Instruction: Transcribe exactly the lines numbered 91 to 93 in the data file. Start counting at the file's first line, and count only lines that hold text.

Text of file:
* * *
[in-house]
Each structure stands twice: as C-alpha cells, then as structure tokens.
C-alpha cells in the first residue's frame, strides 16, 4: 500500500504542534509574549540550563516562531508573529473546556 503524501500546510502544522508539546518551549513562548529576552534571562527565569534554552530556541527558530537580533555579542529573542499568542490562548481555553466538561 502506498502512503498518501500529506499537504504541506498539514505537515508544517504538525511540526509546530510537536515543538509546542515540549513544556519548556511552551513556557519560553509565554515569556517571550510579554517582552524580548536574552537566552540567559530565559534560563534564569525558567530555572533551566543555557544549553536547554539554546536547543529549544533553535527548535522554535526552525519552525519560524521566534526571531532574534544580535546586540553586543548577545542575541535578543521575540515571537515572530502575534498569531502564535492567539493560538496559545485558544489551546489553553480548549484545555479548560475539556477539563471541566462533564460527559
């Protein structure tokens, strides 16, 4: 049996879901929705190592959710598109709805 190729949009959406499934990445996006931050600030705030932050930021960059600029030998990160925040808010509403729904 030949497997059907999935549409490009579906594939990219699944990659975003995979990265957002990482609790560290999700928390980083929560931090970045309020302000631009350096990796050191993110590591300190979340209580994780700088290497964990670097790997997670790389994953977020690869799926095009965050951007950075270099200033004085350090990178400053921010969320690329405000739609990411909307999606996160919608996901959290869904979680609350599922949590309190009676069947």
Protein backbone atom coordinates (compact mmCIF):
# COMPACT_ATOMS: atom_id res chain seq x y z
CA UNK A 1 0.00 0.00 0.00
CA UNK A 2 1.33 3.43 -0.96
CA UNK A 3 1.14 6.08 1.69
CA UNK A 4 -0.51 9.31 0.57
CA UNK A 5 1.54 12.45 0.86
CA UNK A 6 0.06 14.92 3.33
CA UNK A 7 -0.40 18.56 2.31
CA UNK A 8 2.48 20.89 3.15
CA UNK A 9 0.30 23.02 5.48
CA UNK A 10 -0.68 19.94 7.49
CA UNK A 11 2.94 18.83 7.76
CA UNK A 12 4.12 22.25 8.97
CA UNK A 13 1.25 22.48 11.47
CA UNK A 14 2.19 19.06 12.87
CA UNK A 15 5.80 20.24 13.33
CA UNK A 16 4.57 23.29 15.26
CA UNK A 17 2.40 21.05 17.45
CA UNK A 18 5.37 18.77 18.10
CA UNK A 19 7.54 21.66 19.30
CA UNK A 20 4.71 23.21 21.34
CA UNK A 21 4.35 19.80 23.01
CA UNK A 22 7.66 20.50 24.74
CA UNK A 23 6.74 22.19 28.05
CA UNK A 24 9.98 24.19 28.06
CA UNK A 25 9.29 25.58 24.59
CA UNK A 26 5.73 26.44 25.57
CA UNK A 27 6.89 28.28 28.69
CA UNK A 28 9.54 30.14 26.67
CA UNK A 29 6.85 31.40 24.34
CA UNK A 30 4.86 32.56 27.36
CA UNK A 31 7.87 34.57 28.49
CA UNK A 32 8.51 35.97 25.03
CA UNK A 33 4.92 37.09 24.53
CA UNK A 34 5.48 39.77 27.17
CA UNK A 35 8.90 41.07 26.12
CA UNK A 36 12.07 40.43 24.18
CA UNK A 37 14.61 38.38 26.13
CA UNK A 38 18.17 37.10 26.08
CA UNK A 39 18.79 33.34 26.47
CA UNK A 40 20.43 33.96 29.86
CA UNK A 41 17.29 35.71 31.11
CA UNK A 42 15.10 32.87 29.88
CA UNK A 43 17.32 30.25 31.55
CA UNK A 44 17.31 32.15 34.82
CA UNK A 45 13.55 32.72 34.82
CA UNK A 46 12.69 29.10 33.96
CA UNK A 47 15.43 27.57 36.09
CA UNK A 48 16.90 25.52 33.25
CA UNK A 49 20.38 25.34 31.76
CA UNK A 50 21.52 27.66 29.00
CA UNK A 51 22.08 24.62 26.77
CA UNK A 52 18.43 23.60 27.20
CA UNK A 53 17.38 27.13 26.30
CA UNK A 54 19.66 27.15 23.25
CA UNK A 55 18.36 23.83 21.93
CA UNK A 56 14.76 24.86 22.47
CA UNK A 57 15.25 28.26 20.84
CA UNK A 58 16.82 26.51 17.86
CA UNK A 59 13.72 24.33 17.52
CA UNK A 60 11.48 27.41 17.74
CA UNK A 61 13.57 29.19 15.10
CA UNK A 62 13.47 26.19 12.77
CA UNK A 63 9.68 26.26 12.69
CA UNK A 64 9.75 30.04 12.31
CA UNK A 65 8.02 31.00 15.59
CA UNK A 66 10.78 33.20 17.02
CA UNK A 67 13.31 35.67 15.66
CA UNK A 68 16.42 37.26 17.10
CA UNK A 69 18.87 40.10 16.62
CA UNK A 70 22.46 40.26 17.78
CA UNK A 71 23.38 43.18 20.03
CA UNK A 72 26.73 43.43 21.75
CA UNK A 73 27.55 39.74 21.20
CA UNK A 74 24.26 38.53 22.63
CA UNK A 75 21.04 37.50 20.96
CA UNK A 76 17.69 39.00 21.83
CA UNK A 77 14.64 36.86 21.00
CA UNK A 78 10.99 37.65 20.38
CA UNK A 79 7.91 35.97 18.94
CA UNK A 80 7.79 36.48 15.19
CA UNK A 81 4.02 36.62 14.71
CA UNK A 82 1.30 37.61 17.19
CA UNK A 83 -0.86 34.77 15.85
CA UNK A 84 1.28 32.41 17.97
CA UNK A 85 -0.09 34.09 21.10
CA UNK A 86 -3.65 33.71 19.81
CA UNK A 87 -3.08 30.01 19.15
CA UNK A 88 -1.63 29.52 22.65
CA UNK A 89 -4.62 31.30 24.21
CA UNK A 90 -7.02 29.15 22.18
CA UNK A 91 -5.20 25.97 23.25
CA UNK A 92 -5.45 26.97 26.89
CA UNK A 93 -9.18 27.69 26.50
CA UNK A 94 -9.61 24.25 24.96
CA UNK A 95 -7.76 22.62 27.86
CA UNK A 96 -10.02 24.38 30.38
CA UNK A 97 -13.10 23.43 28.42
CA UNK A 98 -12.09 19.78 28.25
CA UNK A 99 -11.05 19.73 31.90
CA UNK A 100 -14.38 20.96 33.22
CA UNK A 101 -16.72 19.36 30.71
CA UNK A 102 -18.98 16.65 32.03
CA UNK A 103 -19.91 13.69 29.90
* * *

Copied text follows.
CA UNK A 85 -0.09 34.09 21.10
CA UNK A 86 -3.65 33.71 19.81
CA UNK A 87 -3.08 30.01 19.15